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Questões e gabarito - ITA 2006

Questão
2006Inglês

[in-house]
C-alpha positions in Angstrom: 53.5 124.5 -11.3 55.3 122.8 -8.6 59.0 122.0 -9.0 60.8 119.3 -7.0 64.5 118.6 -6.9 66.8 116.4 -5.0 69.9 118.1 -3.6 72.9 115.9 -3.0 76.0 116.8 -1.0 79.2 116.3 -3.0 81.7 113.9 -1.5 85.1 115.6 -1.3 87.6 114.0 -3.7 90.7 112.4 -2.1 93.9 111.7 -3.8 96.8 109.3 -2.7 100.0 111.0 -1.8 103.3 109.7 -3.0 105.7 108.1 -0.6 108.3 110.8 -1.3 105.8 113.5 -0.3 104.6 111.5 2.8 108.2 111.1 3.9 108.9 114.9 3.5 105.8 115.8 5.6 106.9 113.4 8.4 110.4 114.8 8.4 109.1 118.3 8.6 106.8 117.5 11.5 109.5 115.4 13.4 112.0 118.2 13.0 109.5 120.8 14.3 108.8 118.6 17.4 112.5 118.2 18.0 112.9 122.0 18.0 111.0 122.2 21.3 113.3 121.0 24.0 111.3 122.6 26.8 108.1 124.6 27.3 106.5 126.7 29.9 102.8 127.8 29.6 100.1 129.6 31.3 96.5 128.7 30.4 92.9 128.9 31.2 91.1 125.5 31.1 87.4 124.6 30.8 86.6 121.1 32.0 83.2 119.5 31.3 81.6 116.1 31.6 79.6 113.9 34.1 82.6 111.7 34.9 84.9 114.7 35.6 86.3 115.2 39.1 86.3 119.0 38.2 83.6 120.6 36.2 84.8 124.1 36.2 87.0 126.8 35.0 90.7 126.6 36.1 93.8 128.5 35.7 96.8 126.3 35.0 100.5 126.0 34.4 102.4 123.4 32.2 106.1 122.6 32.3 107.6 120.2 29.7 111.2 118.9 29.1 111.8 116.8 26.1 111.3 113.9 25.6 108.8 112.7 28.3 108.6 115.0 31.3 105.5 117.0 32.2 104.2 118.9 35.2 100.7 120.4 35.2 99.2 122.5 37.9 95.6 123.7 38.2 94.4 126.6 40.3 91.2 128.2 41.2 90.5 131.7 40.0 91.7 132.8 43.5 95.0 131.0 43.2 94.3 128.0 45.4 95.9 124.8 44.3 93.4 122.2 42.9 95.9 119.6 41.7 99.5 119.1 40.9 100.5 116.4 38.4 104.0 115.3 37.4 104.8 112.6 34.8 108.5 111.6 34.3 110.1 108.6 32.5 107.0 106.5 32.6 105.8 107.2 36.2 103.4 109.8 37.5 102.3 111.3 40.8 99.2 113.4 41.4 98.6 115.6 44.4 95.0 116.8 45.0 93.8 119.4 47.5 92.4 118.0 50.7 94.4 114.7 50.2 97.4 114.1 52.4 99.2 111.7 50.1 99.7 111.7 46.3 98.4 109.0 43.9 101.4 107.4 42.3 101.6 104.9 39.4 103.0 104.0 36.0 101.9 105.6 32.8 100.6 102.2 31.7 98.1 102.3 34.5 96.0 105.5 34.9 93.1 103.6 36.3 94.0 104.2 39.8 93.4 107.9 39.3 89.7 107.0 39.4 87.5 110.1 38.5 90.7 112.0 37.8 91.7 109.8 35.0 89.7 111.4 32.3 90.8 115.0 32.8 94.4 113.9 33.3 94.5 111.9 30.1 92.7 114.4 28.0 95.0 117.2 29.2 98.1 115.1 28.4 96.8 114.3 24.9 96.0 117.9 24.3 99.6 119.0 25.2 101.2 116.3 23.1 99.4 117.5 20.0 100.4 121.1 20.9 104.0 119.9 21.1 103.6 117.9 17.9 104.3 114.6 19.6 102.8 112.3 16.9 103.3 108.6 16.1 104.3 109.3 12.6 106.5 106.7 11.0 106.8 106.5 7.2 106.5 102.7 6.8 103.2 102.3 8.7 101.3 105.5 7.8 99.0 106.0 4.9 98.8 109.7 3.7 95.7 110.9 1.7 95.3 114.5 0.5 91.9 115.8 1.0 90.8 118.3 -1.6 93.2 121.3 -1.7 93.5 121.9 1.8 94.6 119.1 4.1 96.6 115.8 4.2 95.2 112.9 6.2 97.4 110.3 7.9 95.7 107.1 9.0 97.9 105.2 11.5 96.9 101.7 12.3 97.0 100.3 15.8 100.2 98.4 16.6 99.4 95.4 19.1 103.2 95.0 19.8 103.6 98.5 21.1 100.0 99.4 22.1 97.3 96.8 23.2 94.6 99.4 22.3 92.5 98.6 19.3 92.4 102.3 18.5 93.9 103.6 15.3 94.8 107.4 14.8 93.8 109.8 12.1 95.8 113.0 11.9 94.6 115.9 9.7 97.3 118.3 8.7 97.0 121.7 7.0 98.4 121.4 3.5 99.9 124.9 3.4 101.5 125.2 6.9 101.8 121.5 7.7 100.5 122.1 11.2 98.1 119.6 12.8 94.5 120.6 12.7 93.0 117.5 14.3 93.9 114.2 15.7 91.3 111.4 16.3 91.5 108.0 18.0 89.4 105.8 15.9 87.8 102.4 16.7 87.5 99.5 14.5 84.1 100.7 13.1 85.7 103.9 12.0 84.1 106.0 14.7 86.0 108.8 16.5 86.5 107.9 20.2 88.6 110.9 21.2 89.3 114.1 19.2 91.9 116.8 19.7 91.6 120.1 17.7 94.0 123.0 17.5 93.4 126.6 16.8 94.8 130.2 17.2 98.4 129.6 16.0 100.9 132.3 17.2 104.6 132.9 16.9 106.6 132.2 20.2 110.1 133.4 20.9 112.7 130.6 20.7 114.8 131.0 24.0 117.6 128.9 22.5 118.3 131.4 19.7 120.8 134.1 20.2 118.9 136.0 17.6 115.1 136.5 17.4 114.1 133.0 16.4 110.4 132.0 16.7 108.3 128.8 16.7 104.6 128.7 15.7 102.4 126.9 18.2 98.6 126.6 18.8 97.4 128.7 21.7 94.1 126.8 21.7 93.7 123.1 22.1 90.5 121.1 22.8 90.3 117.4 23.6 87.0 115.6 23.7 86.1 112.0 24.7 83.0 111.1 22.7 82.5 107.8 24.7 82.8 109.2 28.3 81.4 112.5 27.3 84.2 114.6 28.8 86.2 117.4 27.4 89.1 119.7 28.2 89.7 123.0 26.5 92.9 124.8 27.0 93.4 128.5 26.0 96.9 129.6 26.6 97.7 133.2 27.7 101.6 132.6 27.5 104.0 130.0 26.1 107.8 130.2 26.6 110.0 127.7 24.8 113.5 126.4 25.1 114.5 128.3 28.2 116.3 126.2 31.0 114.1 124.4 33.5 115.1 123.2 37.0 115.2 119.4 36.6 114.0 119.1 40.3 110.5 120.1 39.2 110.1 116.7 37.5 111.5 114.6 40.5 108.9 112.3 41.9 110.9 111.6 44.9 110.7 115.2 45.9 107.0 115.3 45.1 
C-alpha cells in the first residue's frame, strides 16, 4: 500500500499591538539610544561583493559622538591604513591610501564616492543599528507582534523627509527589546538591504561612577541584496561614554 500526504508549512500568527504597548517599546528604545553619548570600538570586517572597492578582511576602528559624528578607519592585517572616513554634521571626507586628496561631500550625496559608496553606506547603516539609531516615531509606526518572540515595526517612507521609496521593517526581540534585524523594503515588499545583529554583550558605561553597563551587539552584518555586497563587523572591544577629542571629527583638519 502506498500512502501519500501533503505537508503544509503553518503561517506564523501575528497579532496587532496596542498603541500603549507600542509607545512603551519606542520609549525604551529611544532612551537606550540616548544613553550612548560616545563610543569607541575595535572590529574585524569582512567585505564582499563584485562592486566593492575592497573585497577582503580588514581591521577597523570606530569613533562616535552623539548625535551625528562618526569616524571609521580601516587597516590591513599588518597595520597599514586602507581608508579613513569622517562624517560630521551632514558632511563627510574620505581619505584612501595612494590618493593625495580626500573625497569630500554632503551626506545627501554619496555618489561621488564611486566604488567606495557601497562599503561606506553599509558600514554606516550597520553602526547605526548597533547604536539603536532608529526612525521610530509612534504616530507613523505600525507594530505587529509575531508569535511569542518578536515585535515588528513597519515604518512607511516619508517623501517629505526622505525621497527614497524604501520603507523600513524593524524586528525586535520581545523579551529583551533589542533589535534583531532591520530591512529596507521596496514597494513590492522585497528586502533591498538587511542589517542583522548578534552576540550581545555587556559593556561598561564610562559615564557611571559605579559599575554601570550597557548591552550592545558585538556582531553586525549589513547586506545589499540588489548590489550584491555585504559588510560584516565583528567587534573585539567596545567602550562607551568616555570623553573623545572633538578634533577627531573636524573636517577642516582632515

TEXTO PARA A PRÓXIMA QUESTÃO: DREAM ON, AMERICA   THE U.S. MODEL: For years, much of the world did aspire to the American way of life. But today countries are finding more appealing systems in their own backyards. BY ANDREW MORAVCSIK               NOT LONG AGO, THE AMERICAN DREAM WAS a global fantasy. Not only Americans saw themselves as a beacon unto nations. So did much of the world.             (...)             You had only to listen to George W. Bush's Inaugural Address last week (invoking "freedom" and "liberty" 49 times) to appreciate just how deeply Americans still believe in this founding myth. For many in the world, the president's rhetoric confirmed their worst fears of an imperial America relentlessly pursuing its narrow national interests. But the greater danger may be a delusional America - one that believes, despite all evidence to the contrary, that the American Dream lives on, that America remains a model for the world, one whose mission is to spread the word.             The gulf between how Americans view themselves and how the world views them was summed up in a poll last week by the BBC. Fully 71 percent of Americans see the United States as a source of good in the world. More than half view Bush's election as positive for global security. Other studies report that 70 percent have faith in their domestic institutions and nearly 80 percent believe "American ideas and customs" should spread globally.             FOREIGNERS TAKE AN ENTIRELY different view: 58 percent in the BBC poll see Bush's reelection as a threat to world peace. Among America's traditional allies, the figure is strikingly higher: 77 percent in Germany, 64 percent in Britain and 82 percent in Turkey. Among the 1.3 billion members of the Islamic world, public support for the United States is measured in single digits. Only Poland, the Philippines and India viewed Bush's second Inaugural positively.             Tellingly, the anti-Bushism of the president's first 1term 2is giving way to a more general anti-Americanism. A plurality of voters (the average is 70 percent) in each of the 21 countries surveyed by the BBC oppose sending any troops to Iraq, including those in most of the 3countries that have done so. Only one third, disproportionately in the poorest and most dictatorial countries, would like to see American values spread in their country. Says Doug Miller of GlobeScan, which conducted the BBC report: "President Bush has further isolated America from the world. Unless the administration changes its approach, it will continue to erode America's good name, and hence its ability to effectively influence world affairs."             (...)             The truth is that Americans are living in a dream world. 6Not only do others not share America's self-regard, they no longer aspire to emulate the country's social and economic achievements. The loss of faith in the American Dream goes beyond this swaggering administration and its war in Iraq. A President 5Kerry ............... similar disaffection, for it grows from the success of something America holds dear: the spread of democracy, free markets and international institutions - globalization, in a word.             Countries today have dozens of political, economic and social models to choose from. Anti- Americanism is especially virulent in Europe and Latin America, where countries have established their own distinctive ways - none made in America. Futurologist Jeremy Rifkin, in his recent book "The European Dream", hails an emerging European Union based on generous social welfare, cultural diversity and respect for international law - a model that's caught on quickly across the former nations of Eastern Europe and the Baltics. In Asia, the rise of autocratic capitalism in China or Singapore is as much a "model" for development as America's scandal-ridden corporate culture.             (...)             Many are tempted 4to write off the new anti- Americanism as a temporary perturbation, or mere resentment. Blinded by its own myth, America has grown incapable of recognizing its flaws. For there is much about the American Dream to fault. If the rest of the world has lost faith in the American model - political, economic, diplomatic - it's partly for the very good reason that it doesn't work as well anymore.   MORAVCSIK teaches politics and directs the European Union Program at Princeton University. NEWSWEEK, January 31, 2005, Páginas 17-19     (Ita 2006) Leia atentamente todo o período transcrito a seguir, verifique as ideias contidas nas orações introduzidas por UNLESS e HENCE e assinale a opção que, respectivamente, expressa tais ideias.   "Unless the administration changes its approach, it will continue to erode America's good name, and hence its ability to effectively influence world affairs".